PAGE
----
Wives and Daughters (Penguin Classics) Revised ed. Edition
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From the Back Cover
- Publisher : Penguin Classics; Revised ed. edition (January 1, 1997)
- Language : English
- Paperback : 720 pages
- ISBN-10 : 014043478X
- ISBN-13 : 978-0140434781
- Reading age : 18 years and up
- Grade level : 12 and up
- Item Weight : 1.08 pounds
- Dimensions : 7.7 x 5.1 x 1.3 inches
- Best Sellers Rank: #242,899 in Books (See Top 100 in Books)
- Customer Reviews:
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4 cubes butter, softened
2 heaping cups dark brown sugar (packed, then heap that shiz)
½ cups white sugar
2 tablespoons vanilla
1 ½ teaspoon salt
1 ½ teaspoons baking soda
6 cups flour
1 bag chocolate chips (semi-sweet or sweet)
Mix BY HAND all ingredients, except flour and chips (mixing by hand makes them taste better, trust me).
Then add flour and chips and stir BY HAND. Bake @ 350 for 9-11 minutes on ungreased cookie sheet. Enjoy the preciouses.
Note: makes a buttload of cookies, so you might want to halve the recipe.
This is the fourth Elizabeth Gaskell novel that I have read. The Four are "Mary Barton", "North and South", "Cranford" and "Wives and Daughters". "Cranford" remains my favorite and is the shortest of the four. "Wives and Daughters" is a solid second.
As is the case with other Victorian novels, this novel was published in serial form over a long time frame. This allows for these novels to be fairly lengthy by today's standards and reminds me of a Victorian version of a television miniseries. Hence when I sit down and just read one of these novels cover to cover, I often find parts somewhat uninteresting and even tiresome. Therefore I read them in segments in a manner similar to the way in which thy were published. It may take me a month or months to finish such a novel. This is the case here.
As another reviewer mentioned, there are times that the beginning of the novel moves slowly. However Miss Gaskell carefully develops a Interesting if sometimes complicated tale. There is some romantic intrique and a good deal of subtle humor. Sometimes I had a little trouble keeping track of some of the secondary characters.
I downloaded two copies of this story on Kindle at no charge. I was lent a copy published by Barnes and Noble that has numerous footnotes, and I listened to an audiobook. The audiobook, narrated by Nadia May was of excellent quality. The Barnes and Noble hard copy was my favorite actual reading copy.
In summary, I really enjoyed this novel. It is lengthy and unavoidably incomplete as explained. My favorite Elizabeth Gaskell novel that I have read thus far remains "Cranford". My personal least favorite is "Mary Barton". Thank You....
Molly Gibson, the doctor’s only daughter is thrown into a new home order when her father remarries and brings along her own teen daughter. The girls get along well but Molly closely observes Cynthia who is beautiful and enjoys the attention of many suitors. However, Cynthia is underhanded and always seems to be surrounded by secrets and mysteries. Molly is pulled in as a messenger on the mishaps and her reputation is almost at stake in the small town. This is an interesting comparison and contrast of the two girls as they make life choices.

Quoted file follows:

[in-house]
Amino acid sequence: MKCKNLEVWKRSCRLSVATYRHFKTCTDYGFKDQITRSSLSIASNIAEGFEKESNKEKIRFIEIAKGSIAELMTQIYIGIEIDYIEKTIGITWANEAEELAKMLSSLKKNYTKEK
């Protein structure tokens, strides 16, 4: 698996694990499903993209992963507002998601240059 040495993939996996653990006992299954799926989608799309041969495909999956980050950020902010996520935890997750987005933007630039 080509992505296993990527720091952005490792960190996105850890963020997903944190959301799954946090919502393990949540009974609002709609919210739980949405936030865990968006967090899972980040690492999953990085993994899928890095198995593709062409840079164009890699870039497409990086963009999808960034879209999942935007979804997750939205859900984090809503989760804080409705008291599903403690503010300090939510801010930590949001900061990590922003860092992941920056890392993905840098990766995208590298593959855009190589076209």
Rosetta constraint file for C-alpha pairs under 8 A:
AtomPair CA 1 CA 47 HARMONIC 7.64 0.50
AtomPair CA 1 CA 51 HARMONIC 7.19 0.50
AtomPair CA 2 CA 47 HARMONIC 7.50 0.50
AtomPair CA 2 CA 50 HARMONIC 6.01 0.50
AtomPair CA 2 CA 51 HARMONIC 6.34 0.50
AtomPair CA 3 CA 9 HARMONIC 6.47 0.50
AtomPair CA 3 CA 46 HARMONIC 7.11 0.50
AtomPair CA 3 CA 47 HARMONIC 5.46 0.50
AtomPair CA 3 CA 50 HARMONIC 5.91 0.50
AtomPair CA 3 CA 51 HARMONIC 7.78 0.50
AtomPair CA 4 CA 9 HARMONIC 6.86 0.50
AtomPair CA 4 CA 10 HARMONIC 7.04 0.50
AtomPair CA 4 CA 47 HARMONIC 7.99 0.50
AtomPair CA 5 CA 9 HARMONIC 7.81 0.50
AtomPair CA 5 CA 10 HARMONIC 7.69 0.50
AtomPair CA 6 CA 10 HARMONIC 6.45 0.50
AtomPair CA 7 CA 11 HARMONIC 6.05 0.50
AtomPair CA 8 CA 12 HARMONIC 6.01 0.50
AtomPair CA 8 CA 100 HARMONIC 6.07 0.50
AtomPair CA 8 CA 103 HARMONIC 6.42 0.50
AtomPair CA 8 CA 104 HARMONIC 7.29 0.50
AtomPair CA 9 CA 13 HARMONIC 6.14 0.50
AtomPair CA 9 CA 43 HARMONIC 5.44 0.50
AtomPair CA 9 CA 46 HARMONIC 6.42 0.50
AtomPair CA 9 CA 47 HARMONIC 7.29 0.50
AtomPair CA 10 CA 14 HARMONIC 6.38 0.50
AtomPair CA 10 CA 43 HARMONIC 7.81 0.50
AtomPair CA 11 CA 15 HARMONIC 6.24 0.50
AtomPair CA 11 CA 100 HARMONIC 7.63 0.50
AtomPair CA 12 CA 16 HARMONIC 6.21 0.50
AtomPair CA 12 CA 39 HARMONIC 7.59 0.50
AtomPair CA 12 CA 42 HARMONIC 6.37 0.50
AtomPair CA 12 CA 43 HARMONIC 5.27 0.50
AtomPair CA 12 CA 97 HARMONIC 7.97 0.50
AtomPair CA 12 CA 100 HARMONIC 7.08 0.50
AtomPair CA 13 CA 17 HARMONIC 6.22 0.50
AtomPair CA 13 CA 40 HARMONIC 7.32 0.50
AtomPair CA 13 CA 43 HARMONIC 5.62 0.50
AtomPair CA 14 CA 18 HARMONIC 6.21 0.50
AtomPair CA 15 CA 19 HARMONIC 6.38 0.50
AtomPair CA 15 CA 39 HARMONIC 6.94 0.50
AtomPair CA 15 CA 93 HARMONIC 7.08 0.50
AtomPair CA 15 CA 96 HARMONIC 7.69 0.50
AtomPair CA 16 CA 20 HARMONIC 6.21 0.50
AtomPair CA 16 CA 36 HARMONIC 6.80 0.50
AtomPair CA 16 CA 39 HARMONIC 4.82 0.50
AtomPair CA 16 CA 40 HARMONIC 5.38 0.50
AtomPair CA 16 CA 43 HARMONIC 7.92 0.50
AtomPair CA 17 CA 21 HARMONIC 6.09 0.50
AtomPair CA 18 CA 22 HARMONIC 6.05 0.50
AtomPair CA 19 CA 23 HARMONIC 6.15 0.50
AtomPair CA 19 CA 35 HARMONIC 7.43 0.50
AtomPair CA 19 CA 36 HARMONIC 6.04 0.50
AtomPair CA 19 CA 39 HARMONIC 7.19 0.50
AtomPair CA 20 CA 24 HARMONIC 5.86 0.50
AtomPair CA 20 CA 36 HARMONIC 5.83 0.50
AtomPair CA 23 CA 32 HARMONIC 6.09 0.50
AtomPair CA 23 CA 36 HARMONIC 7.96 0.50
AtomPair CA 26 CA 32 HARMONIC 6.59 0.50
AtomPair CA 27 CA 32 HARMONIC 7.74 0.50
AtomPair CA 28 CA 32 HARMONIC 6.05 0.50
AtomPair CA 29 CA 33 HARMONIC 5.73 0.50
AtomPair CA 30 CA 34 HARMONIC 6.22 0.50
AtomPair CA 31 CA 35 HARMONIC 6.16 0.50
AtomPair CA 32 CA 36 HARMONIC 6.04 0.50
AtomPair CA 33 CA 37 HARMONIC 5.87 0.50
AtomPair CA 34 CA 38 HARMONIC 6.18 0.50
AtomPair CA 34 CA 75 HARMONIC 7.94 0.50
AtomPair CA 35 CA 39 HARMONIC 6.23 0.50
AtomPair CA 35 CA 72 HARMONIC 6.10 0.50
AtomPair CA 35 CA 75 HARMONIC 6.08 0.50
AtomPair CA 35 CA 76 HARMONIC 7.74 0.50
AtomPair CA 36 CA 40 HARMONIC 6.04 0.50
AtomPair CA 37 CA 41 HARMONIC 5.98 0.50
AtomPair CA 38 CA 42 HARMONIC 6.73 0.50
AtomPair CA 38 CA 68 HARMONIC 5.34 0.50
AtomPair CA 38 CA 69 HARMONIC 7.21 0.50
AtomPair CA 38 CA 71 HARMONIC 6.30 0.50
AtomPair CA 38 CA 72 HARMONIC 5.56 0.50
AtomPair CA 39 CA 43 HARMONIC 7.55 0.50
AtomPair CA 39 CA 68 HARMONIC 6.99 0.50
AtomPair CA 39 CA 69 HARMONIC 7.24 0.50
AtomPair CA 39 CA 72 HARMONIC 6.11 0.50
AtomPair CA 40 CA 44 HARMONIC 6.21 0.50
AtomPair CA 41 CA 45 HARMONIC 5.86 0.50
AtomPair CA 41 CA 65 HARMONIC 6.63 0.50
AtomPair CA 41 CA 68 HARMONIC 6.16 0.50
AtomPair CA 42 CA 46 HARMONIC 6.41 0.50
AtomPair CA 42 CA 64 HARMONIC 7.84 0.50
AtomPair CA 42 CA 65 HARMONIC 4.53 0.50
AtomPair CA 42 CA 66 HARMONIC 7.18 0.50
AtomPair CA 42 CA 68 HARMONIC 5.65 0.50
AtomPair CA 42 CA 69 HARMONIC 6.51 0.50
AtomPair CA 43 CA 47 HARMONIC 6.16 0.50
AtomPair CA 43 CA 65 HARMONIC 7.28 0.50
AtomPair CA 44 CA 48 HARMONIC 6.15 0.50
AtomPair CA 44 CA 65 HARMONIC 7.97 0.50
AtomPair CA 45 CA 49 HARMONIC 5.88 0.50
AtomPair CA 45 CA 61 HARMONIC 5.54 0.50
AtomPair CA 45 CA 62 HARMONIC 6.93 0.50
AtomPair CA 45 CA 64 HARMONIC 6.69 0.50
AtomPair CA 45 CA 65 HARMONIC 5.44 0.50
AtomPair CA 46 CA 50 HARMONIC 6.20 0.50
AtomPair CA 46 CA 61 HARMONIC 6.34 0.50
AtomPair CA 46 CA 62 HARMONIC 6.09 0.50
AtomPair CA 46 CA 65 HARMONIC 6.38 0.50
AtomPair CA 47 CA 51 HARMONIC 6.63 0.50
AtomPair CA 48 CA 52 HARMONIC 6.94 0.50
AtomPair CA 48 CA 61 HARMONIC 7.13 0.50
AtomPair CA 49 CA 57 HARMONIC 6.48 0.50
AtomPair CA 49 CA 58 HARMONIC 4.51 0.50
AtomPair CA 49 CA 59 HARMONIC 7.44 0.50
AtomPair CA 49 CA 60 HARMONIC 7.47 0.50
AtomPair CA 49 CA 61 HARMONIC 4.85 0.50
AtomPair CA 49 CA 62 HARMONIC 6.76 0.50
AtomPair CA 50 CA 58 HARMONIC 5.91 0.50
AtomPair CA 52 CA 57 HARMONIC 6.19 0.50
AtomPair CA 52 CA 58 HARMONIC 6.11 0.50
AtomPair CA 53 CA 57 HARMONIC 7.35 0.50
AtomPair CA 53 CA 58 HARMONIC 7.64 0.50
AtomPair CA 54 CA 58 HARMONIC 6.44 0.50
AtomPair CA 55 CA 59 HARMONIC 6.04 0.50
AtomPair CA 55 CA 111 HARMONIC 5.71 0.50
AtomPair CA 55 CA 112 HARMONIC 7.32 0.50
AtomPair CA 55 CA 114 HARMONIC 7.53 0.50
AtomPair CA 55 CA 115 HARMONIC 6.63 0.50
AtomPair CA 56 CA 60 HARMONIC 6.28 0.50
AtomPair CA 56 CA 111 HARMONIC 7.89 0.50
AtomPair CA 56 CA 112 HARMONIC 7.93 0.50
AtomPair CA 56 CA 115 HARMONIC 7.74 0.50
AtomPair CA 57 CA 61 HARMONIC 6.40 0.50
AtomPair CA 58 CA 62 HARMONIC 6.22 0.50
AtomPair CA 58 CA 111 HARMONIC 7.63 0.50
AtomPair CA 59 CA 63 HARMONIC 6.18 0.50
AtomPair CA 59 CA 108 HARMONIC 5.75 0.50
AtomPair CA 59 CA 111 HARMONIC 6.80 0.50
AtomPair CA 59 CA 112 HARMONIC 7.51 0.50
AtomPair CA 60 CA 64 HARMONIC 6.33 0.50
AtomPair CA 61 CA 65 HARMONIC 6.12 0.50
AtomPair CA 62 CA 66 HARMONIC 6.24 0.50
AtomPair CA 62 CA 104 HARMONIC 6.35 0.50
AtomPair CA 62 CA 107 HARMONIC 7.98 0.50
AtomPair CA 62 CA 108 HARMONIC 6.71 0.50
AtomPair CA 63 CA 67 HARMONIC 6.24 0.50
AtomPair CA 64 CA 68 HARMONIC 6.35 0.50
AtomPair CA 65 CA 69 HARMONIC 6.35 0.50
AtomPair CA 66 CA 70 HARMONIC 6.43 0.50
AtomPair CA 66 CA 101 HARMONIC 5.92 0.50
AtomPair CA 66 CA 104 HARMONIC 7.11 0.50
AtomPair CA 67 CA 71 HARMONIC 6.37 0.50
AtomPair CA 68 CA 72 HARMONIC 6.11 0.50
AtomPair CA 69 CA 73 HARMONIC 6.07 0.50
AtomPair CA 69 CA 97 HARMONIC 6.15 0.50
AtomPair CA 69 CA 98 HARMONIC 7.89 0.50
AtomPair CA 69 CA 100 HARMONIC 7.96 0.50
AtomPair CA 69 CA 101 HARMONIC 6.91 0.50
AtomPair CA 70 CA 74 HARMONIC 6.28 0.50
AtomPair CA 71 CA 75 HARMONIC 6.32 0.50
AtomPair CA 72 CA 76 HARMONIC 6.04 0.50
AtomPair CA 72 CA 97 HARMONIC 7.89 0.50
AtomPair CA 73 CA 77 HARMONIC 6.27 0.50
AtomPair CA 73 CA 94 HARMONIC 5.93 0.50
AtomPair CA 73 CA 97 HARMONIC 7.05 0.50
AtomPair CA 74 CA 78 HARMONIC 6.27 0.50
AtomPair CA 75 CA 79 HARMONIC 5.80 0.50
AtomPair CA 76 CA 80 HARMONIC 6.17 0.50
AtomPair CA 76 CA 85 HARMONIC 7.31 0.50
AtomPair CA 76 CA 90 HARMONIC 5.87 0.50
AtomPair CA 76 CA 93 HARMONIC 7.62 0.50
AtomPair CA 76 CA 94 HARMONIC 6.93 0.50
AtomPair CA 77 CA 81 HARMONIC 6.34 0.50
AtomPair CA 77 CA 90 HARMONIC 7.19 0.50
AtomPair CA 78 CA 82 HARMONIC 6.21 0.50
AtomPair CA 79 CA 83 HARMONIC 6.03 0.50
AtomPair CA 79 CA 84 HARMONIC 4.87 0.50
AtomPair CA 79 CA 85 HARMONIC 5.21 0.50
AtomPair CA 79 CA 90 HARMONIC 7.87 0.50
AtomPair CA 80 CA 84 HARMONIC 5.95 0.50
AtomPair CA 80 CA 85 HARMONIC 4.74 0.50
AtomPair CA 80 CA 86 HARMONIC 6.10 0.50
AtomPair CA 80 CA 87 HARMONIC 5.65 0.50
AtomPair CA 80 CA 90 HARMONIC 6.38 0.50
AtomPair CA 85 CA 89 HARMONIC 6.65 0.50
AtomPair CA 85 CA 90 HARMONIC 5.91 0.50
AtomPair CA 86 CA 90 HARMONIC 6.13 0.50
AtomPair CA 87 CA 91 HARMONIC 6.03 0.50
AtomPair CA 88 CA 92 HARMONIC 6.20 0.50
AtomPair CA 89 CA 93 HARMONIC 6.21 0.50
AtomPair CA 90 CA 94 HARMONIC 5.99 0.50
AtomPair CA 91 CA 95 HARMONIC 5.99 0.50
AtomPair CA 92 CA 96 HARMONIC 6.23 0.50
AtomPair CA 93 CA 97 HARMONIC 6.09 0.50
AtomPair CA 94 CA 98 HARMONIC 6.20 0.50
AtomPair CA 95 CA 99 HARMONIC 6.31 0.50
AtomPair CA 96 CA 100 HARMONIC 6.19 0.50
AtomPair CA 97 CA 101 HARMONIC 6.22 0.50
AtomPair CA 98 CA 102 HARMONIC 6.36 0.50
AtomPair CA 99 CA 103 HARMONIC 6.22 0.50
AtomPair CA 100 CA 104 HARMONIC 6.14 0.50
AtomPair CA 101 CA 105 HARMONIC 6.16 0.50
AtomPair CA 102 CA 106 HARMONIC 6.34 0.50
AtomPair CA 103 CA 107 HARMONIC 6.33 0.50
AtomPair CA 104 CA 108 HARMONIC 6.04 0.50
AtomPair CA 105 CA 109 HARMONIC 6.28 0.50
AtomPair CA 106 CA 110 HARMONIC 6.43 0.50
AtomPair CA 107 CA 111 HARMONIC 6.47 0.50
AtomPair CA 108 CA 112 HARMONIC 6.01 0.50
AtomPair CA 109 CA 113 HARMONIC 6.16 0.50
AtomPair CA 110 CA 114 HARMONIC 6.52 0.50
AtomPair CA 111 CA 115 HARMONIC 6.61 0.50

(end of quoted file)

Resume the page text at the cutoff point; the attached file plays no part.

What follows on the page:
Molly strives to understand her new stepmother and sister and she pines for the days when it was simply, she and her father. But over time, Molly’s purity shines forth, her popularity increases, her station is elevated and it looks like she will end up with Roger Hamley, the man she has always understood and loved.
Note: The author died before writing the ending, but much can be assumed from this memorable piece. As in life, there are no pat answers and as the saying goes, “Stories must end somewhere.”
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I don’t know what Wordsworth were thinking when they commissioned the illustrator, or what Amazon were thinking by selling this edition over the one advertised.
I’ll be looking for a better copy and this one will be heading to a charity shop.
Another thing I loved was the author's psychological sensitivity and freedom from judgments - her characters are far from 'perfect' but she indicates this with such a brief event or conversation rather than long moralising paragraphs; and she also describes previous experiences of theirs so that the reader understands from what perspective they now see the world and make decisions.
Have I missed the film or tv series made from it? I'd have thought it would be a terrific success if they could keep their hands off too much focus on costume, stop lingering on the pretty female faces forever, and the usual faults I find with tv!
Interesting that the great dilemma faced by one of the major characters was blamed by society on the young woman herself, and not on the older man involved, other than that people just didn't like him for other aspects of his behaviour - today we would call what he had done much earlier, "grooming".
A plea to the makers of Kindle: every time there was a Mr. or Mrs., a new paragraph ocurred, presumably because of the . There were other errors too which should not have happened - an e was occasionally replaced by a c, so that someone sat on a 'scat'. Who is asked to do this? Can't be English-speaking - but what a task for any poor creature who isn't.
And once again, no list of chapters with descriptions of what occurs, at the beginning, so that once finished, the reader could return to any text more easily. Please do this!!!